Electric vehicle information:

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JohnW

Too many posts!
Complicated business, isn't it? There's little doubt that EVs are going to become dominant in many places and they already do almost everything I do quite easily. The capital cost rules them right out for me at present, plus my preference for depreciated, secondhand buying meaning I'd acquire a declining battery capacity. It'll be different in the future, AND we'll have more energy from renewables.

Thanks for this link.
 
A good American or Australian electric motor will last many years on a pump, Chinese pumps were good value for a while but now they do a line in crap motors. When a petrol motor doesn't fire there are things you do, when a electric just sits there that's it. I know just enough to stop me poking it with a screwdriver. I use a lot of pumps and now I miss the Aussie Betts motors. It's cured me of buying on the internet. So if you have an electric car you need a quality motor. The motors on the shearing plants last forever.
 

Kim Luck

1000+ Posts
A good American or Australian electric motor will last many years on a pump, Chinese pumps were good value for a while but now they do a line in crap motors. When a petrol motor doesn't fire there are things you do, when a electric just sits there that's it. I know just enough to stop me poking it with a screwdriver. I use a lot of pumps and now I miss the Aussie Betts motors. It's cured me of buying on the internet. So if you have an electric car you need a quality motor. The motors on the shearing plants last forever.

As have the motors on the "W" class trams and those powering the Tait Trains or "Red Rattlers"..................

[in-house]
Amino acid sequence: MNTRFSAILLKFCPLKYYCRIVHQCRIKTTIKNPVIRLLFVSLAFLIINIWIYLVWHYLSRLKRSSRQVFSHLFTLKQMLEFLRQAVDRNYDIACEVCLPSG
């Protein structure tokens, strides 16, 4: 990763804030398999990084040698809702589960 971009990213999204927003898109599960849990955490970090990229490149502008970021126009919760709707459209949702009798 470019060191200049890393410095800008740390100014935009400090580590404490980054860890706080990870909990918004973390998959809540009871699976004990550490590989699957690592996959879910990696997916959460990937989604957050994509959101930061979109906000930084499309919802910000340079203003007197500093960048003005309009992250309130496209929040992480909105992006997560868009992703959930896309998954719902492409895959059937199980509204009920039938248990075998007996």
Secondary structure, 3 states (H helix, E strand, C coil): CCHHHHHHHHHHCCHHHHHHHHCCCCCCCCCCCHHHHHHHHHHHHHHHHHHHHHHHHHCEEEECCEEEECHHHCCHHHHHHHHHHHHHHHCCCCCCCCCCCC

Haakon

1000+ Posts
A good American or Australian electric motor will last many years on a pump, Chinese pumps were good value for a while but now they do a line in crap motors. When a petrol motor doesn't fire there are things you do, when a electric just sits there that's it. I know just enough to stop me poking it with a screwdriver. I use a lot of pumps and now I miss the Aussie Betts motors. It's cured me of buying on the internet. So if you have an electric car you need a quality motor. The motors on the shearing plants last forever.
Lol. Let’s just say your pump motor has about as much bearing on EV motors as a Massey Ferguson has on a Veyron ;)

 
VR only ever ran one electric freight line, down to West Gippsland. They had a fleet of L Class English Electrics that were well past their use by date in the 1970's. They lived in the Melbourne freight yard. They were never replaced and at some time the electric overheads taken down. I think they only powered goods trains, mainly coal. The first diesel electrics of 1953 were B Class engines one of which was still in service a decade ago but developed chassis cracks. I don't know what their overhaul schedule was or that of the electric trains but they had one. Newport could handle anything. There was a lot of skill and knowledge lost when Victorian Railways was sent on a path of decline.
SEC run Ballarat/Bendigo trams were made in Adelaide, early 1920's, still a handful running.
Electric motors are electric motors and children sitting at the feet of their tech gods like Musk will find that their new toys will serve well but will not be fault free and will need both repairs and maintenance over time. The Chinese successfully demonstrate that electric powered machines are not necessarily fault free or reliable. Some of their electric cars have a terrible reputation. Much chatter in the engineering world about fault levels in new Chinese train motors.
 
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JoBo

1000+ Posts
Has anybody calculated how much electricity infrastructure will be required (cost,time) when every ICE is replaced by an electric one. No doubt it can be done .... As it stands we struggle to have enough supply on certain days?
 

Haakon

1000+ Posts
Has anybody calculated how much electricity infrastructure will be required (cost,time) when every ICE is replaced by an electric one. No doubt it can be done .... As it stands we struggle to have enough supply on certain days?
Yes, the AEMO has modelled it extensively. It’s not that big a deal.
 

RINGER

Member
Has anybody calculated how much electricity infrastructure will be required (cost,time) when every ICE is replaced by an electric one. No doubt it can be done .... As it stands we struggle to have enough supply on certain days?
Some states in particular currently have real issues & rely on Qld. coal fired generators!
Then we'll have the same old rhetoric we heard about Qld. hospitals not too long ago~ 'Qld power is for Queensland residents'